Enjoy the simple game and hipster jokes as you deploy your zombie-fighting powers of irony to battle the undead!
|Recommended by Meg Stivison||Tuesday, January 7th, 2014||1 Comment »|
We’ve already discussed how the brilliant New York-based startup HealthyOut helps users be both lazy and healthy. San Francisco startup Sprig offers another variation on that low-effort, healthy dining theme by offering locally sourced, chef-made delivery meals. Sprig doesn’t focus on specialized diets, but it does offer vegetarian and gluten-free meals to diners.
Sprig’s service is available to iPhone users in (most of) San Francisco, between 5:30 and 9:30 PM daily. All you’ll need to do is choose what you want and then have the meal delivered. The service promises about 20 minutes for delivery and offers $10 for an entree with a $2 delivery fee. (Twelve dollars is a pretty great price for any kind of dinner in San Francisco!) The menu changes daily, so users can check the day’s specials and order it up for dinner.
Sprig’s next steps will be developing and releasing an Android app. No word on whether a satellite Sprig might be headed to other locations.
[Thanks for the tip, BreakTap!]
|Recommended by Meg Stivison||Thursday, January 2nd, 2014||No Comments »|
The App Store is pretty saturated with word games, but indie ZWorkbench’s QatQi deserves attention as it’s an elegant and clever twist on the typical word puzzler. (It’s pronounced Cat-Key, by the way, and sadly, proper nouns like QatQi are no good for racking up Scrabble points.) QatQi is that rare game that is both easy to start playing, without a lot of explanation and tutorial, but long-lasting with varied play strategies and options for experimenting.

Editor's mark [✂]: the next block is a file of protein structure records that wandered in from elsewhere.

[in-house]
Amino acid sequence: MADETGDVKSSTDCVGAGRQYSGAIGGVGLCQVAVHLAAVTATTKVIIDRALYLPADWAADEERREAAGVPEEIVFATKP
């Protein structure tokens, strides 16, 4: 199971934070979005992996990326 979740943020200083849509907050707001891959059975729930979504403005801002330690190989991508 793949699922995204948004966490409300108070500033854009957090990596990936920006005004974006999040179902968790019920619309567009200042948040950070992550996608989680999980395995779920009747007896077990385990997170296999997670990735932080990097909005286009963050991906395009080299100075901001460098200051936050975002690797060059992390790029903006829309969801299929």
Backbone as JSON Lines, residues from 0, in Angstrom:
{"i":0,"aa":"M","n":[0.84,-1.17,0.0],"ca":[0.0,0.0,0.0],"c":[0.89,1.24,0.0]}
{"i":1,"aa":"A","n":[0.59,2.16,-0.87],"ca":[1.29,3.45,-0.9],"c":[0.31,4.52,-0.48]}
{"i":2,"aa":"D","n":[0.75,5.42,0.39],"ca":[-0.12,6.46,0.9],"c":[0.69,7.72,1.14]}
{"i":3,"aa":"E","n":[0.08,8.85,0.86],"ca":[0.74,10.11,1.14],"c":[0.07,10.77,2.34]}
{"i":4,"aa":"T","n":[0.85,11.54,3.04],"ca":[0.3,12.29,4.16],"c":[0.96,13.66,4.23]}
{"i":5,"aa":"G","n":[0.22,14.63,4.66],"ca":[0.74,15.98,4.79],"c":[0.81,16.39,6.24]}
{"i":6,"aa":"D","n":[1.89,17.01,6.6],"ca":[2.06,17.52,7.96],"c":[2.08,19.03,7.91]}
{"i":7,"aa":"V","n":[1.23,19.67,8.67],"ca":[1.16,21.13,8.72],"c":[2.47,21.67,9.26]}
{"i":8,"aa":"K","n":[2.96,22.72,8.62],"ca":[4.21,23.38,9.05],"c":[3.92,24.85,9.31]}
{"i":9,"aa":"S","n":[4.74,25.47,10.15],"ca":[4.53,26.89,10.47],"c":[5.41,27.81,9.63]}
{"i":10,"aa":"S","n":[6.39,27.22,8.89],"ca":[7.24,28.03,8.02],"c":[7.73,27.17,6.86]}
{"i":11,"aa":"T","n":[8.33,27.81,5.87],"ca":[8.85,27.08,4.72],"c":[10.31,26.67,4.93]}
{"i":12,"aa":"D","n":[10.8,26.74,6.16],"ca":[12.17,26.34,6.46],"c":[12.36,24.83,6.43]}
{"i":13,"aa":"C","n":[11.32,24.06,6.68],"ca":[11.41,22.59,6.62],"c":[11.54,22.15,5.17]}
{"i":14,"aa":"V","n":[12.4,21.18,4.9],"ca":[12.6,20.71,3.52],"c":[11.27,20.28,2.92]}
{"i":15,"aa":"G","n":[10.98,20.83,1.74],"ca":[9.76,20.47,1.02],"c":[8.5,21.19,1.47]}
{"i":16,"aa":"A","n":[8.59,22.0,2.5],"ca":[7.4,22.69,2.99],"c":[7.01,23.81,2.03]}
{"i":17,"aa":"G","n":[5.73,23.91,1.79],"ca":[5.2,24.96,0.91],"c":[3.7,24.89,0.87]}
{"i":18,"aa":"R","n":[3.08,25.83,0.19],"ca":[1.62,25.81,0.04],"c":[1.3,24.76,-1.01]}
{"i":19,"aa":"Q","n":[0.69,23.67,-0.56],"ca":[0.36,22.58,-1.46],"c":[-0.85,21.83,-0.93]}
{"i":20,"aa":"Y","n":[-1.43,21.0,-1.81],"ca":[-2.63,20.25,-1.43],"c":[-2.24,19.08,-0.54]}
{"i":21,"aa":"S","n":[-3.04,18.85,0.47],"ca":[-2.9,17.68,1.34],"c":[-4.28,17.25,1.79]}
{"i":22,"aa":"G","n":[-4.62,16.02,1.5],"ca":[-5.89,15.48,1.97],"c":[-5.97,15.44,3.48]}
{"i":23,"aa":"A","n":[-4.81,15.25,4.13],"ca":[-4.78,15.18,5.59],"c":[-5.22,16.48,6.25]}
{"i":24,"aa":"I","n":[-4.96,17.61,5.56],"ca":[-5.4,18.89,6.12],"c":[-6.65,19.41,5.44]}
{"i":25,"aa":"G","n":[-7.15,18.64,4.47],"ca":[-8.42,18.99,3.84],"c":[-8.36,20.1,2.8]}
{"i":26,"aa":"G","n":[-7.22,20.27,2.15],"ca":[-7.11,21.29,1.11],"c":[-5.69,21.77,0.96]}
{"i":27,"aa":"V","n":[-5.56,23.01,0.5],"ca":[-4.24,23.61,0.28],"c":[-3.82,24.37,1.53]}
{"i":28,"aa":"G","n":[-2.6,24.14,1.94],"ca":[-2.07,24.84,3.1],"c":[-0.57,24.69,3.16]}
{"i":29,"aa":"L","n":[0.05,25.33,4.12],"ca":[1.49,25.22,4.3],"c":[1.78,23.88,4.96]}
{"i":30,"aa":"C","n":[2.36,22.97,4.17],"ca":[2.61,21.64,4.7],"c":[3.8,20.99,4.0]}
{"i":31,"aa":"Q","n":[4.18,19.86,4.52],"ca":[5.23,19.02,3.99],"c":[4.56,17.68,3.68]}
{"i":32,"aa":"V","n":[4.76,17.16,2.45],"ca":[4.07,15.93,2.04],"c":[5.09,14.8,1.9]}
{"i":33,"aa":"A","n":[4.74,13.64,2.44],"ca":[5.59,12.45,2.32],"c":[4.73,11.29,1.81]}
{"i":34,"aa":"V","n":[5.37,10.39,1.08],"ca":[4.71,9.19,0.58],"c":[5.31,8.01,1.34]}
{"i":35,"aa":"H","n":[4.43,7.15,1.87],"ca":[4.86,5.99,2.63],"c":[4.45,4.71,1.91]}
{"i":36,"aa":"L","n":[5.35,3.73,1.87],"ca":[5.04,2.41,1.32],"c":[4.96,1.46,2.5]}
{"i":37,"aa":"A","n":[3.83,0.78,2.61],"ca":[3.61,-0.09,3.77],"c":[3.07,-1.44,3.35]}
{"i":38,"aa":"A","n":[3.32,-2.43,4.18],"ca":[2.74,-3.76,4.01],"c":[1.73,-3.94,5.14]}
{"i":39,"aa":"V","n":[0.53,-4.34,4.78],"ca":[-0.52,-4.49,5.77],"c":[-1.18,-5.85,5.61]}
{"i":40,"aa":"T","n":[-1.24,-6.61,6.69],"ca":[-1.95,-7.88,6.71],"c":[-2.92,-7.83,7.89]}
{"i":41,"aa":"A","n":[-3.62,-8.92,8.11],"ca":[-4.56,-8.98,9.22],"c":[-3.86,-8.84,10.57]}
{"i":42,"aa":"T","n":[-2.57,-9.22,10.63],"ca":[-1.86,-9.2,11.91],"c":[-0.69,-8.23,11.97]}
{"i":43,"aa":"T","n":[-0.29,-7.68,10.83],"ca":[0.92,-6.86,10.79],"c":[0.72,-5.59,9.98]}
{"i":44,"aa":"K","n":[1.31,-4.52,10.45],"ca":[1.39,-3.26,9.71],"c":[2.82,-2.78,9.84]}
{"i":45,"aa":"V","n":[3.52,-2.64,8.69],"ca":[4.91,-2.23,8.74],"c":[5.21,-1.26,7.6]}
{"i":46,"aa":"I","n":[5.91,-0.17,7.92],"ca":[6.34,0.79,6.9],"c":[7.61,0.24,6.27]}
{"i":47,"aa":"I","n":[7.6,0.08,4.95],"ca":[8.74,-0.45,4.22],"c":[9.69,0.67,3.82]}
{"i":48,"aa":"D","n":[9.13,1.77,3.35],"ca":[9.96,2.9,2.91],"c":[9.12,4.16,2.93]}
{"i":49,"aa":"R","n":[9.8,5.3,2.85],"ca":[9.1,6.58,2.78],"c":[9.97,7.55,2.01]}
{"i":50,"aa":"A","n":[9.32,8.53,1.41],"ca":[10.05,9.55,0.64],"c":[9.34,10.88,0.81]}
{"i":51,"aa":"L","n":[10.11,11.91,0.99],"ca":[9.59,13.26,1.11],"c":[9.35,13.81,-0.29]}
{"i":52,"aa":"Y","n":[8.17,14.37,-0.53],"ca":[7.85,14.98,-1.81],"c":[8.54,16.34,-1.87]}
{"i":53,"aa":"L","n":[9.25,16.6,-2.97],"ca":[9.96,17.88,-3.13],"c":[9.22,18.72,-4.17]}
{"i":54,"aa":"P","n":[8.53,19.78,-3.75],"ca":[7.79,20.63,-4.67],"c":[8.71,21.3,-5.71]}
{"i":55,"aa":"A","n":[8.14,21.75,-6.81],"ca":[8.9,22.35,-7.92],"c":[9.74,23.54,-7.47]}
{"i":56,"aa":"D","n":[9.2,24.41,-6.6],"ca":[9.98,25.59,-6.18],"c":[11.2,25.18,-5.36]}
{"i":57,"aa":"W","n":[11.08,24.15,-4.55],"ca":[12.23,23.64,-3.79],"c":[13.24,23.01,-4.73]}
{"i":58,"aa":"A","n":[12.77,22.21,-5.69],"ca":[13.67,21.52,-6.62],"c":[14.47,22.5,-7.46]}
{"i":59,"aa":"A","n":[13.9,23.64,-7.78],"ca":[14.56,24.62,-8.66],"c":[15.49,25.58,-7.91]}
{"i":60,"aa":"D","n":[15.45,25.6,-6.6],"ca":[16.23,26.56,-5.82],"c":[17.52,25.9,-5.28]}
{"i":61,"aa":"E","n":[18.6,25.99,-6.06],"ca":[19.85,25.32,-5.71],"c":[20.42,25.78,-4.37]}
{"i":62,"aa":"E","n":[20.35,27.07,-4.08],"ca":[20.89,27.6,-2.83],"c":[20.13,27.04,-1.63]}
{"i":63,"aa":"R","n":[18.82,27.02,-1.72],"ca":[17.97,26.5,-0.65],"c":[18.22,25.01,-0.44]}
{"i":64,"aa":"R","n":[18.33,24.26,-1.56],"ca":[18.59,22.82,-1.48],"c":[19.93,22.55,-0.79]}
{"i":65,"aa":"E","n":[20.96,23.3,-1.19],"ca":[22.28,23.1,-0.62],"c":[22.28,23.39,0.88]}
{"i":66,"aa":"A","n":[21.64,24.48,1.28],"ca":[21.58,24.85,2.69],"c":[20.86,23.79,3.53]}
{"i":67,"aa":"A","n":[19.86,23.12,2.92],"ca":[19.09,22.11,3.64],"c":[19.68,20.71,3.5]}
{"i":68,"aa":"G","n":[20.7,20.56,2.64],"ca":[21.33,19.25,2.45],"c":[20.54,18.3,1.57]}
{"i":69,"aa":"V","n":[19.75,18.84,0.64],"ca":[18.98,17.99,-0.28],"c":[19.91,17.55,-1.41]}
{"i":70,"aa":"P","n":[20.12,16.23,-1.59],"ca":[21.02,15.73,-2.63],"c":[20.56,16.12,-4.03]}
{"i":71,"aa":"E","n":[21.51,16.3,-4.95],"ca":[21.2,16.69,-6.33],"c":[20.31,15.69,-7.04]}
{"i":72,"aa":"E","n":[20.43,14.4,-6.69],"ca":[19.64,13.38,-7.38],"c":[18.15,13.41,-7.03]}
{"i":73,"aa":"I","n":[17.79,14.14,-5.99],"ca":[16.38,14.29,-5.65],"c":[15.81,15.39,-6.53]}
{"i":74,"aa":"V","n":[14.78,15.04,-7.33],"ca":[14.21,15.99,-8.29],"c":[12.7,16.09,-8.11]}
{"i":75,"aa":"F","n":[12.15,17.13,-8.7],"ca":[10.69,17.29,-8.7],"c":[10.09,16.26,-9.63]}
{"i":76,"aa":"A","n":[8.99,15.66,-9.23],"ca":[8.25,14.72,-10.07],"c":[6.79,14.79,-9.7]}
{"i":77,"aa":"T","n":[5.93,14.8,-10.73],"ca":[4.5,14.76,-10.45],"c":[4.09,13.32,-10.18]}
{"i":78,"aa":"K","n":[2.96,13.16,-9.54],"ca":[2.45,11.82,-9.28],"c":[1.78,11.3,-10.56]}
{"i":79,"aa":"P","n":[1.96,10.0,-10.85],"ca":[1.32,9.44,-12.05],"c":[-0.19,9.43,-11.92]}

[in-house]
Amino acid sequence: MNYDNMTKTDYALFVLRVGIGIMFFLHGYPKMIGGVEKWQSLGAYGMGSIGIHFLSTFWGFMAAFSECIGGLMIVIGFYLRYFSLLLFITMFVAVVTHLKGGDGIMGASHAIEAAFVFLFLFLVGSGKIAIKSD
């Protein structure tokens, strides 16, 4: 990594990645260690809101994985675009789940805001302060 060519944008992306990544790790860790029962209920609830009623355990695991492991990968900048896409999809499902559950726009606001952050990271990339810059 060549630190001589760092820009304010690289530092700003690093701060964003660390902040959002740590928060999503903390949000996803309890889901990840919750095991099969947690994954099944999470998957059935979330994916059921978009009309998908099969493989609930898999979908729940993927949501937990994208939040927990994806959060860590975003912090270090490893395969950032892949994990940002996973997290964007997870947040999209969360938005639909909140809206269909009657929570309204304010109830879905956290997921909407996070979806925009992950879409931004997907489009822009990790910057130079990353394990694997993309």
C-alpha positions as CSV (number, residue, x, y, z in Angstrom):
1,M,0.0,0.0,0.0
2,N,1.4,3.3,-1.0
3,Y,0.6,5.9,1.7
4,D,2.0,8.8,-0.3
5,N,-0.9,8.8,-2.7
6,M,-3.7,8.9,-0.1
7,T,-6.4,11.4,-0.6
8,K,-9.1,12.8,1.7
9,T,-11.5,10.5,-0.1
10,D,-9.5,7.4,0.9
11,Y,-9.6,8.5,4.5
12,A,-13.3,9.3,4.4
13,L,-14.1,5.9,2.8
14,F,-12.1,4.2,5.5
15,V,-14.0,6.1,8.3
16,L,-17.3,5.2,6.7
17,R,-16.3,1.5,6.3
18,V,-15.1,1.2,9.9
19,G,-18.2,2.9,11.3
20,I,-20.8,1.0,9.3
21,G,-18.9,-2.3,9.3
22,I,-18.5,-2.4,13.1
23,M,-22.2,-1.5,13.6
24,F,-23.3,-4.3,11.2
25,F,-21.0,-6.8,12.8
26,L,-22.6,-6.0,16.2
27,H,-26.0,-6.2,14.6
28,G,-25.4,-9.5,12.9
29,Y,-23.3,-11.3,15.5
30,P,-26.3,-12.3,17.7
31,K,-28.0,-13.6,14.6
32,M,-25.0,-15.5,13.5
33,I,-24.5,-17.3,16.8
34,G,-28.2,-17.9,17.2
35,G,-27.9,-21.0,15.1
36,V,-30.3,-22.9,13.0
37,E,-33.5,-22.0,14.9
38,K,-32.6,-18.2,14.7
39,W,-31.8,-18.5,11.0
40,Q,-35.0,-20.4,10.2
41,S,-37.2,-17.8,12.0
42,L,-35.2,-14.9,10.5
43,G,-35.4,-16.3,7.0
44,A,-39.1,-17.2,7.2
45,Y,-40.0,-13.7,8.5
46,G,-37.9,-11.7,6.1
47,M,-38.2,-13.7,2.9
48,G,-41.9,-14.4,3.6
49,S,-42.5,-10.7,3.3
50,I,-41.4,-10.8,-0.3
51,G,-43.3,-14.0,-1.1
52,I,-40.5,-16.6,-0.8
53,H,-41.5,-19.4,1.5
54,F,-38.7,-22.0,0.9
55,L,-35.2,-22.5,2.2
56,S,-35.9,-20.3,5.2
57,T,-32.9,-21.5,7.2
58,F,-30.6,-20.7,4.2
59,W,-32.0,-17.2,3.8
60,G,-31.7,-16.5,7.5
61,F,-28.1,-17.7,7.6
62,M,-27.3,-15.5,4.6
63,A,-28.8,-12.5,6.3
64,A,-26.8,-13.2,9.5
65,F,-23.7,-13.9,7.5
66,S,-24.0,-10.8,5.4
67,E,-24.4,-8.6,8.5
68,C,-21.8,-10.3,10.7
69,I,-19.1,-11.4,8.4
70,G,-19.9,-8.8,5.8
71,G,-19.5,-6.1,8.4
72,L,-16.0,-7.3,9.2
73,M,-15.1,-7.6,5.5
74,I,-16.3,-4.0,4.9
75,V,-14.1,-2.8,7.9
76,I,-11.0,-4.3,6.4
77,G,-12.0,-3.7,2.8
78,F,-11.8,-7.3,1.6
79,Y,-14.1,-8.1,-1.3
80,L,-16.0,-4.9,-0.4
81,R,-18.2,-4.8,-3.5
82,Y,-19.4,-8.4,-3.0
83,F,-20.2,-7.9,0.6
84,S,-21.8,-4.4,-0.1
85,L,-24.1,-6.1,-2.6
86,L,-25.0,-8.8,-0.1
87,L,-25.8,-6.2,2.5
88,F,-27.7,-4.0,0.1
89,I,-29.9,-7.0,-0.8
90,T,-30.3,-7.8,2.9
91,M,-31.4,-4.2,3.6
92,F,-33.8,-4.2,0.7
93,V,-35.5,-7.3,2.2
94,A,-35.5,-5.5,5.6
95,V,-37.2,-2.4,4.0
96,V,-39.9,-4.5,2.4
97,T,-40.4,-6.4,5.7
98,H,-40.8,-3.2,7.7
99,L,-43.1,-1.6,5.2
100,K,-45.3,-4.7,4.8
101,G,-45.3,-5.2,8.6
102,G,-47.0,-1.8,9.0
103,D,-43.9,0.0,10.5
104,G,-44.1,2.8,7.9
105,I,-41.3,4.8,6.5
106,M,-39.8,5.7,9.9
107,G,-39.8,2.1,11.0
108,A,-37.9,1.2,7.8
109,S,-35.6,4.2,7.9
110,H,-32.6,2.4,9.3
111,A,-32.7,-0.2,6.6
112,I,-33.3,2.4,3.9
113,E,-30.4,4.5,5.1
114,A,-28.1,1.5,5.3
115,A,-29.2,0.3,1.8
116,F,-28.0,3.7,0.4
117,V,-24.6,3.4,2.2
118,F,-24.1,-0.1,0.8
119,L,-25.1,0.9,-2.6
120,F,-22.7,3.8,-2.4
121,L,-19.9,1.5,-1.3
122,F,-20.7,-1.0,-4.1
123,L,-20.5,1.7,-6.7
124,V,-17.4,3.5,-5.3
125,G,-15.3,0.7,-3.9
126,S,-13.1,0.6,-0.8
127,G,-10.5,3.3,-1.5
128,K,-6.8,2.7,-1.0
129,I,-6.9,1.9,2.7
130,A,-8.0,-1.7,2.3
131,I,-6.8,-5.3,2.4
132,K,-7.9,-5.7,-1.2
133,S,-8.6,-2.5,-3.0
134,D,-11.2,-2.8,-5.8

ZWorkbench’s Christopher Garrett has blended word formation with an exploration mechanic by asking players to create words and then place them strategically in order to unlock treasure and new areas.
Garrett worked with game artist Kun Chang on QatQi, creating a simple, elegant and immersive game aesthetic. Kun Chang’s previous work includes Hemisphere Games’ Osmos, a wonderful ambient indie with some of the same delightful simplicity as QatQi.
The game is free to download and play, with optional in-app purchases, but differs from the App Store standard by offering players purchased do-overs or take-backs instead of charging for progress or time.
|Recommended by Meg Stivison||Wednesday, December 18th, 2013||No Comments »|